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City guts Jamaica firehouse in battle against large rats

Three firefighting units were moved from their Jamaica firehouse last week after losing a battle with large rats that had infested the building, Fire Department officials said.

Hundreds of rats - some the size of small cats - had taken up residence in the walls, ceilings and vents of the house at 153rd Street and Hillside Avenue, forcing the Fire Department to relocate Engine Co. 298, Ladder Co. 127 and Battalion 50 to other stations while the building was gutted, a move one captain called a "necessary evil."

The firefighters, who moved out Aug. 4, have been battling the rats for about a year, but it was only in March that the rodents got the attention of Department officials, an FDNY spokesman said. The problem got so bad that 16 rats were caught in traps in one night, said Stephen Humenesky, Queens trustee for the Uniformed Firefighters Association.

The Fire Department had called in a private extermination company to address the problems in recent months, but the wave of rodents had not subsided, a spokesman said.

"For several months the department has had an exterminating company working to resolve the problem at the firehouse," according to a Fire Department statement. "In recent weeks, despite the capture and removal of many rodents, the problem has become exacerbated and now the firehouse is infested."

The source of the rats has yet to be determined, but the pests could be coming from the E and F subway station beneath the firehouse or construction on Queens Boulevard about six blocks away, the spokesman said.

At a news conference Aug. 6, Mayor Michael Bloomberg said the plan to gut the building was a last resort measure.

"They've repaired holes in the walls, they replaced doors, they recovered drains," Bloomberg said. "There's some construction work underground that seems to be driving the rats, and I think they finally concluded that the only thing to do was vacate the house for a while, rip out the walls and redo the whole inside, and that's what we're doing."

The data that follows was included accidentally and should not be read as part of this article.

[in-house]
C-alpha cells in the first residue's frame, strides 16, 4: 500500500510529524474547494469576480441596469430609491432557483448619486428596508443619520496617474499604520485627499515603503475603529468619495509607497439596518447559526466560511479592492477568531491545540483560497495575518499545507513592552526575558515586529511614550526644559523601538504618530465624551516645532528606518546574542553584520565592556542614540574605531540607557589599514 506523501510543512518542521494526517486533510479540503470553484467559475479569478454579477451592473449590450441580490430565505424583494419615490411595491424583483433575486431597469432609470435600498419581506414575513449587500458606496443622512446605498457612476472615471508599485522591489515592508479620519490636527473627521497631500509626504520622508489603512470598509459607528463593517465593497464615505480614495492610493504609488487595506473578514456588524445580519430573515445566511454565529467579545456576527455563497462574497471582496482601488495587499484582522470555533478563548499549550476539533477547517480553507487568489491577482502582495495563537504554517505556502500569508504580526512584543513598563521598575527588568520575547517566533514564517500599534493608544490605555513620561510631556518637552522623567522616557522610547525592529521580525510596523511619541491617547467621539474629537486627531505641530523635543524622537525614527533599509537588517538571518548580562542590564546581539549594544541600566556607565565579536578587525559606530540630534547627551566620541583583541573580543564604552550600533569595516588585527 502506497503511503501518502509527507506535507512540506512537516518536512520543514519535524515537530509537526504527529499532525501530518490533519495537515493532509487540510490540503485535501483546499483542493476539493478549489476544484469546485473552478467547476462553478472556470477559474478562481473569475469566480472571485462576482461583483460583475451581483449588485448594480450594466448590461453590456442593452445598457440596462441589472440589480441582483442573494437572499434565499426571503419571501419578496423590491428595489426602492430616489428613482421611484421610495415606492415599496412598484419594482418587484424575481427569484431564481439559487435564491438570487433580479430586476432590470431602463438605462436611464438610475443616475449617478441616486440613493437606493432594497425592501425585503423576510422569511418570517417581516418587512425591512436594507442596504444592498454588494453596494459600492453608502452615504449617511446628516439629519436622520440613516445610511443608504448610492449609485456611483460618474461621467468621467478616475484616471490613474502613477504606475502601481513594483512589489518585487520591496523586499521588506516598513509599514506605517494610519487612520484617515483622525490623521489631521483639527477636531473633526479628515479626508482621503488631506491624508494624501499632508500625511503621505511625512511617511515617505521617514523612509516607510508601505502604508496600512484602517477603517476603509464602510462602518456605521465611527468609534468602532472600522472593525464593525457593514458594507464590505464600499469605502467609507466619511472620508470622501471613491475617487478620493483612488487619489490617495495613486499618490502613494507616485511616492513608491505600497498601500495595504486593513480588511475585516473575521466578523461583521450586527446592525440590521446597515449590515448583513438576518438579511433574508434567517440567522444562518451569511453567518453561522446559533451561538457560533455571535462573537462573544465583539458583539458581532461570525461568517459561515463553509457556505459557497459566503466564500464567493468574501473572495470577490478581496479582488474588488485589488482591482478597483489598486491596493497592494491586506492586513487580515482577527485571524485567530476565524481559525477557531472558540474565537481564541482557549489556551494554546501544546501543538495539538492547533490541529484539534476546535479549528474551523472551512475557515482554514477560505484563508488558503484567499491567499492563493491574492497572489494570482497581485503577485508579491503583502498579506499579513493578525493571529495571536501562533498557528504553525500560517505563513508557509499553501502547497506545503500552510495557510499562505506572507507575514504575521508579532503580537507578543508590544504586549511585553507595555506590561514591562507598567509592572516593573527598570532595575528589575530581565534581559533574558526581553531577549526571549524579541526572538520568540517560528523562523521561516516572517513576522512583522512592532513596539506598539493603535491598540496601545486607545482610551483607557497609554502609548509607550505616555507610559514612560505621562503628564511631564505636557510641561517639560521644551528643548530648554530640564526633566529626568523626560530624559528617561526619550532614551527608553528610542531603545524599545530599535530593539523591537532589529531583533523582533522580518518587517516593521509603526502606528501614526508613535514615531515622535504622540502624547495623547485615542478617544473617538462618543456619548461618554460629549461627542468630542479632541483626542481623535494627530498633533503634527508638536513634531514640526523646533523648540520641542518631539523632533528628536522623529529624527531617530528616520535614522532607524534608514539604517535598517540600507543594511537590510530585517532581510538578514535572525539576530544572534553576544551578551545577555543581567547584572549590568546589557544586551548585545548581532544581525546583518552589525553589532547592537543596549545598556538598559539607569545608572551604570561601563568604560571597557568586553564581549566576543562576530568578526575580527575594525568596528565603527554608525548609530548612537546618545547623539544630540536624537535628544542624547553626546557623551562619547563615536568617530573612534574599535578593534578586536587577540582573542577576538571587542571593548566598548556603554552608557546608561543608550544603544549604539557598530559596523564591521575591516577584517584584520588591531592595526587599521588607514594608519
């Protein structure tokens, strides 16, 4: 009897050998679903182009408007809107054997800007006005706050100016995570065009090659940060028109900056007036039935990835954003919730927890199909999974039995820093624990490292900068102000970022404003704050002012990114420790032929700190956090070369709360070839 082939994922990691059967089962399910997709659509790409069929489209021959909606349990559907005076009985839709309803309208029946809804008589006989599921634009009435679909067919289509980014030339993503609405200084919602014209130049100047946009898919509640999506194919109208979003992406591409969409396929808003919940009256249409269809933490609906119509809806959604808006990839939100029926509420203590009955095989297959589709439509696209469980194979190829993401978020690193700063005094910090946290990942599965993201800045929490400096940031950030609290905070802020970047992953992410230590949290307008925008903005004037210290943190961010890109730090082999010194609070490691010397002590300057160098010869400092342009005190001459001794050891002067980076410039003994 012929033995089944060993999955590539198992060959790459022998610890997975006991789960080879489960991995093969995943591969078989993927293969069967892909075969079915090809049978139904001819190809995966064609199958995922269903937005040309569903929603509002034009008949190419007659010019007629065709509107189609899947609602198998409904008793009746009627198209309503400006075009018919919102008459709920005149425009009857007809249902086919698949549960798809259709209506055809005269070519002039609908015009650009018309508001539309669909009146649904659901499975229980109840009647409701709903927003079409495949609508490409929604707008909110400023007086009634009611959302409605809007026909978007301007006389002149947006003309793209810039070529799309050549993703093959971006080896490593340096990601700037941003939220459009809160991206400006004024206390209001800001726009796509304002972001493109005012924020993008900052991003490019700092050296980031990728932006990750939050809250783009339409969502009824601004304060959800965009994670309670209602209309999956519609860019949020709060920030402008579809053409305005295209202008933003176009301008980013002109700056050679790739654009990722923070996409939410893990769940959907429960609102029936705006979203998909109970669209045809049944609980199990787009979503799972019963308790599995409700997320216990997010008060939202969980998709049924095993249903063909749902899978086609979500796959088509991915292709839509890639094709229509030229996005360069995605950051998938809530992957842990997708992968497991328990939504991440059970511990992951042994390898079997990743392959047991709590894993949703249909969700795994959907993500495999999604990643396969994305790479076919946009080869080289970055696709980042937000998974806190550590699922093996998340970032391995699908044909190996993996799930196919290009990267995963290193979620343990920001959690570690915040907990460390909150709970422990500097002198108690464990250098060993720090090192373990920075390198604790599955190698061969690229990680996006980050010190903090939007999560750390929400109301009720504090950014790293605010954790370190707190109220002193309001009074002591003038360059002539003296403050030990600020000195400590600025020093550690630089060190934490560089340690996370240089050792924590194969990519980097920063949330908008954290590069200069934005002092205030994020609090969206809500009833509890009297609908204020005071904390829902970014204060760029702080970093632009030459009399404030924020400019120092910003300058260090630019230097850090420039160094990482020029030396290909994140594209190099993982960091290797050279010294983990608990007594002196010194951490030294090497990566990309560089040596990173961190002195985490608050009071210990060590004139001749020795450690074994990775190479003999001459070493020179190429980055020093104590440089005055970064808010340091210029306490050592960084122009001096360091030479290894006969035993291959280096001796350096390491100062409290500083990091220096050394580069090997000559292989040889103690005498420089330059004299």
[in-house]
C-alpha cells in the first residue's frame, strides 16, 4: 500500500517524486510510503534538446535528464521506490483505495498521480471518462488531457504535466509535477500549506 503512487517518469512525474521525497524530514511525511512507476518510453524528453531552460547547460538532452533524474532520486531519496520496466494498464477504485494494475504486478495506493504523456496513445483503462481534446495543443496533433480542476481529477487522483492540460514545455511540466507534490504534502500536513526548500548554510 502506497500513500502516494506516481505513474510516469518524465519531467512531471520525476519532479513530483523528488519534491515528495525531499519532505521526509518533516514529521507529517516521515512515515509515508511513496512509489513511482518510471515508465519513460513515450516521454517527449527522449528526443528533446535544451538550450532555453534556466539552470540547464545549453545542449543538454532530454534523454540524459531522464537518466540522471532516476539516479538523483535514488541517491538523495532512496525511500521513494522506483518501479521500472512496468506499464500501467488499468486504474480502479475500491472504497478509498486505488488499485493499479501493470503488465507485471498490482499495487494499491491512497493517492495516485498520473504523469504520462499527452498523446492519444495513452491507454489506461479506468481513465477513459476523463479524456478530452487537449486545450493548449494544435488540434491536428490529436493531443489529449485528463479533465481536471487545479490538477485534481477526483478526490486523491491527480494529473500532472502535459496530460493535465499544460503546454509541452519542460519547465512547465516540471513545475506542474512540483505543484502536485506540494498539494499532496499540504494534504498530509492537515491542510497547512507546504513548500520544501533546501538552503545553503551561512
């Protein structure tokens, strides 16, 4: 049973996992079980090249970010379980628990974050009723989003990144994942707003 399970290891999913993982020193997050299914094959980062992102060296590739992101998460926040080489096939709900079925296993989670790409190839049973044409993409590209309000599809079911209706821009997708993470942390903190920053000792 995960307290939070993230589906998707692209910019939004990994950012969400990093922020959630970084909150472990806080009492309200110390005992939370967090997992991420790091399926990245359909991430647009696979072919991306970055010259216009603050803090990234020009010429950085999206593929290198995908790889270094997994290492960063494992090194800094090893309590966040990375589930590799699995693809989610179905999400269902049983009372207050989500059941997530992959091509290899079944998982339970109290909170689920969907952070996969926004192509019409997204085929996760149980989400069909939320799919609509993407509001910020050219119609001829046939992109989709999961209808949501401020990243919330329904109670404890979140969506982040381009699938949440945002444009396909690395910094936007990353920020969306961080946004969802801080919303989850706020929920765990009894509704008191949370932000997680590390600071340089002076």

The construction on the firehouse, which started last week, could take between six and 10 weeks, Humenesky said.

The three companies at the station have been relocated to nearby houses. Engine 298 went about one mile north to 159th Street and Union Turnpike, Ladder 127 moved nearly 1 1/2 miles west to 91st Avenue and 121st Street, while Battalion 50, the command group for southern Queens, was displaced 1 1/2 miles south on Merrick Boulevard. Response times were not expected to be affected, the department spokesman said.

While the firefighters were glad the problem was being addressed, they were upset over having to leave the station, Humenesky said.

"No firefighter ever wants to leave his own house," he said. "It's a second home to them. They spend more time in the firehouse than in their own houses. But we had to get the men out of there and into someplace safe."

Darryl Ramsey, president of Local 768 Health Services Employees - the union which represents pest control workers - said the extermination work should have been given to city workers, not a private company. Ramsey also blasted budget cuts and layoffs that left the local with 30 percent fewer pest control workers even as the number of rats rose, he said in a statement.

"Local 768 Health Services Employees has been saying for some time that the city's rat population is increasing dramatically and has become a serious problem throughout the city," Ramsey said. "The city should also admit that the failure of private contractors to do the job shows that our city workers - our highly qualified and competent city exterminators and pest control aides - are what is needed to alleviate the problem."

Meanwhile, neighbors of the firehouse are worried that the rats may look for a new home.

"They're going to gut the building, but what about the other residents?" asked Patricia Grimsley, owner of Mima's Juice Bar at 153-33 Hillside Ave. "Where are the rats going to go? I'm concerned about it because I have food in here."

Reach reporter Courtney Dentch by e-mail at TimesLedger@aol.com, or by phone at 718-229-0300, Ext. 138.

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